So what about people who actually might be, you know, triggered by the material? Jones’ latest paper addresses just that question. The methods are the same as the 2018 paper, but with a pool of 451 participants who had experienced trauma. (A consent form required for ethical purposes did require that participants acknowledge that they would be reading emotional material, Jones told me, which is sort of a trigger warning all on its own but a required step of the process). In this population, trigger warnings still failed to lessen the emotional distress from reading a passage. The authors also found evidence, they wrote, that trigger warnings “countertherapeutically reinforce survivors’ view of their trauma as central to their identity.” Though more evidence is needed to say for sure, their research suggests that trigger warnings could be actively harmful to the very people for whom they are meant.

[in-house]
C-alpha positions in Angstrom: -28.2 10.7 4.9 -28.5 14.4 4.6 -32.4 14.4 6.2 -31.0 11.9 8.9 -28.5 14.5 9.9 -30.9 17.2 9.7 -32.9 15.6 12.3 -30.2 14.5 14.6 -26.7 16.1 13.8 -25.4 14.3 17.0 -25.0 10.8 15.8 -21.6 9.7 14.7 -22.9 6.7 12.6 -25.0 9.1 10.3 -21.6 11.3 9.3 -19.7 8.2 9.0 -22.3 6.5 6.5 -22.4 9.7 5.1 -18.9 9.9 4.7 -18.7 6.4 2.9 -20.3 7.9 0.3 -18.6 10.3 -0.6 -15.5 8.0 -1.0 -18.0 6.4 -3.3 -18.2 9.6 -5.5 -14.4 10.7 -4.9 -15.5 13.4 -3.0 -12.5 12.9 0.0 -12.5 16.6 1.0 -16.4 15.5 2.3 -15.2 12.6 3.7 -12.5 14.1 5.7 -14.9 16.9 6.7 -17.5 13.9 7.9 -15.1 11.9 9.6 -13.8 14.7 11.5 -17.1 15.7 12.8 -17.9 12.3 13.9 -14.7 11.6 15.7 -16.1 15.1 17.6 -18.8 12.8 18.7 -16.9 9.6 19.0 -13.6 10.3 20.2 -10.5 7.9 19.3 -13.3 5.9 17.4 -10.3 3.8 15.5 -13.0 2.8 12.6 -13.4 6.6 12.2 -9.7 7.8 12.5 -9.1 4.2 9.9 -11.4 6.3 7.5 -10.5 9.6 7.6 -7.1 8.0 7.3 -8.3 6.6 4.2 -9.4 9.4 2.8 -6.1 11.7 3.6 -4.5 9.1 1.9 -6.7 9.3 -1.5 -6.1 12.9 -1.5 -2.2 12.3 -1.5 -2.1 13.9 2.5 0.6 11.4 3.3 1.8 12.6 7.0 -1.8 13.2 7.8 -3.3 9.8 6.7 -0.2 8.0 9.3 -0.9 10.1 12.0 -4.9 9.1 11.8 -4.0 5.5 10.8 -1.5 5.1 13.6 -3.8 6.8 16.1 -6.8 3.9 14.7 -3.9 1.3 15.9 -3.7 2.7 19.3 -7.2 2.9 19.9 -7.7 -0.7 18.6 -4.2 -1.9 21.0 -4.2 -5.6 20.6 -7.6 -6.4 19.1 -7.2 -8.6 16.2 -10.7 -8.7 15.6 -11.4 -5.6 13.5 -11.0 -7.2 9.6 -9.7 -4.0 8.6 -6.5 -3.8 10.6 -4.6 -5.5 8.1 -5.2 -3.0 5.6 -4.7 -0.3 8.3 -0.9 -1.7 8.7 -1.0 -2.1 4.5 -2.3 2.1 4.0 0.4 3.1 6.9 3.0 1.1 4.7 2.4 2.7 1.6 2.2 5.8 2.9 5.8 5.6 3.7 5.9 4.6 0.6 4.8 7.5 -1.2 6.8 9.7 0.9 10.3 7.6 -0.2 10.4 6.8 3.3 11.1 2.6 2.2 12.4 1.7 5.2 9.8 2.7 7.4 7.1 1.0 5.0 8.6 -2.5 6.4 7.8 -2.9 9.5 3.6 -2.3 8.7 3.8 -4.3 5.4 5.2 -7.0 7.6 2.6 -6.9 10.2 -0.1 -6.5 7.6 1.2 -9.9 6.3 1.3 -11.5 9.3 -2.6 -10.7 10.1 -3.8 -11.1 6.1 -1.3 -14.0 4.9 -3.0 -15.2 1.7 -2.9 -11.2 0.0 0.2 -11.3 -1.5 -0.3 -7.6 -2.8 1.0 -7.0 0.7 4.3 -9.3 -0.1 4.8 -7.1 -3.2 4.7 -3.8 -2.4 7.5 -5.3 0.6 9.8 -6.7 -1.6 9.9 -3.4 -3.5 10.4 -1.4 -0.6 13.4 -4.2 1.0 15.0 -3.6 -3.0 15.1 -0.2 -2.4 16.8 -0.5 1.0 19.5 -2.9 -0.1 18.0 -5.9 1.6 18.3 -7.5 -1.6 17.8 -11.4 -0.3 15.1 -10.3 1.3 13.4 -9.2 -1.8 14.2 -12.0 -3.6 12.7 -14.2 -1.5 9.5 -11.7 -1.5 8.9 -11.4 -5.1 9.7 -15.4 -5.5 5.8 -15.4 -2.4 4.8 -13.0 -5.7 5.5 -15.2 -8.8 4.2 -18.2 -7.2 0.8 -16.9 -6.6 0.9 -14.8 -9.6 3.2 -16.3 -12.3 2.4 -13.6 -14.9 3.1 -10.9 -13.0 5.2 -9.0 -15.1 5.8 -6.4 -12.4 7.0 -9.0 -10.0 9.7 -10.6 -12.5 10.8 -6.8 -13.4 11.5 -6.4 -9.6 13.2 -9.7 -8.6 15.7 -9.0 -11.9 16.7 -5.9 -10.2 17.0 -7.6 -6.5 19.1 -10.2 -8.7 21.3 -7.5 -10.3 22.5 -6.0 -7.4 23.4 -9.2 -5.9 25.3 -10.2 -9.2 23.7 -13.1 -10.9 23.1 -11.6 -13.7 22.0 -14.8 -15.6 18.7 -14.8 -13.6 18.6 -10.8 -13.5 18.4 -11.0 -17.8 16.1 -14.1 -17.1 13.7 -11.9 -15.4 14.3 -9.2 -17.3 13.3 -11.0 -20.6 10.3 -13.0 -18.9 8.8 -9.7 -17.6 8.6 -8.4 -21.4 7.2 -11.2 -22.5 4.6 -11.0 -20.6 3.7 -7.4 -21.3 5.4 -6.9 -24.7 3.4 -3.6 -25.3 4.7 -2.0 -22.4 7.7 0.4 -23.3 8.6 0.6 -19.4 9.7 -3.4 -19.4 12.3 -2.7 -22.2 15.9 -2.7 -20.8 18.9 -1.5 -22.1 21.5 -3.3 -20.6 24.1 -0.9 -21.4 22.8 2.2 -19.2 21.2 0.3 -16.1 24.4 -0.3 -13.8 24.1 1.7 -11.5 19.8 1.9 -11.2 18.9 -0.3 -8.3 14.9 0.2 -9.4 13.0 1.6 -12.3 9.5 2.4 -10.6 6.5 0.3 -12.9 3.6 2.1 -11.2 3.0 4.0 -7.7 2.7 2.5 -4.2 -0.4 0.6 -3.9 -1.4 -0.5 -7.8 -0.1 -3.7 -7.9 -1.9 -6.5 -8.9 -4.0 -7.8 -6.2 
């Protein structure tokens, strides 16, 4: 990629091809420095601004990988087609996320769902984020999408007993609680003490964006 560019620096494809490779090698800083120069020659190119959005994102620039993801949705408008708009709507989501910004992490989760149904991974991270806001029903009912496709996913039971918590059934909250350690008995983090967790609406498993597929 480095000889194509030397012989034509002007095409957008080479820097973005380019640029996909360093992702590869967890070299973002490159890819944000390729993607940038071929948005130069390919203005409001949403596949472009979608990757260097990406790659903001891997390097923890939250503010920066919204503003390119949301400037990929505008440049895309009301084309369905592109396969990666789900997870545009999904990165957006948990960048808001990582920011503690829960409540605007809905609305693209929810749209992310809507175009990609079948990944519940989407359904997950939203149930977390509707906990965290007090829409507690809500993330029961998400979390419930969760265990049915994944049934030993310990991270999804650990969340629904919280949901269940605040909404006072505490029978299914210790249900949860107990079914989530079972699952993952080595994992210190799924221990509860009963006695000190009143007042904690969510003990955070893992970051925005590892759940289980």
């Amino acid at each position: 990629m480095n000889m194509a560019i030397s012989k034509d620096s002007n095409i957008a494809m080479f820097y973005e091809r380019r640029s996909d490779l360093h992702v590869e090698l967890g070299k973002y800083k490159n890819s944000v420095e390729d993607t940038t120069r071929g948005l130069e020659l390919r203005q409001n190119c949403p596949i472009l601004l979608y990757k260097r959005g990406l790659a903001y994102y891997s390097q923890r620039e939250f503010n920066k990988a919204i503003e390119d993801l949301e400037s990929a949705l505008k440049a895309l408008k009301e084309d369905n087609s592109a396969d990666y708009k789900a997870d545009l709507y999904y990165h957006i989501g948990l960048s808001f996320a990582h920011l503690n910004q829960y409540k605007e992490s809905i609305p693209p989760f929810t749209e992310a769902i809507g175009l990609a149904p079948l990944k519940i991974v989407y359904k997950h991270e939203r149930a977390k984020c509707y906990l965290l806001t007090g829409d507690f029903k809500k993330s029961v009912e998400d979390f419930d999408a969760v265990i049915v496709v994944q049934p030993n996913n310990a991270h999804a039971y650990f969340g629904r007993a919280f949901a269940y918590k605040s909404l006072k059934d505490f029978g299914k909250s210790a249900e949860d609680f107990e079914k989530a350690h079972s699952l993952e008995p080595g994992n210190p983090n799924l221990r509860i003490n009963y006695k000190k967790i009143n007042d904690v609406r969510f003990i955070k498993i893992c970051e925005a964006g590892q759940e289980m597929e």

I then wondered if trigger warnings might help folks simply avoid the triggering material, a sort of opt-out system for people who aren’t up for dealing with it. But the evidence on whether people actually avoid material based on trigger warnings is mixed, Jones outlines in the paper. It could be that most people who have been through trauma see trigger warnings and plow ahead regardless. If they do end up avoiding the material and the associated adverse reaction, that’s not a good thing, either. “Cognitive avoidance is really counterproductive,” psychologist Darby Saxbe told Katy Waldman for a 2016 Slate story on the then-current science of trigger warnings, a point Jones also made to me. I know this extremely well from my days avoiding public speaking: Having an anxious reaction, and living to tell the tale, is actually an important part of learning to live with one’s brain.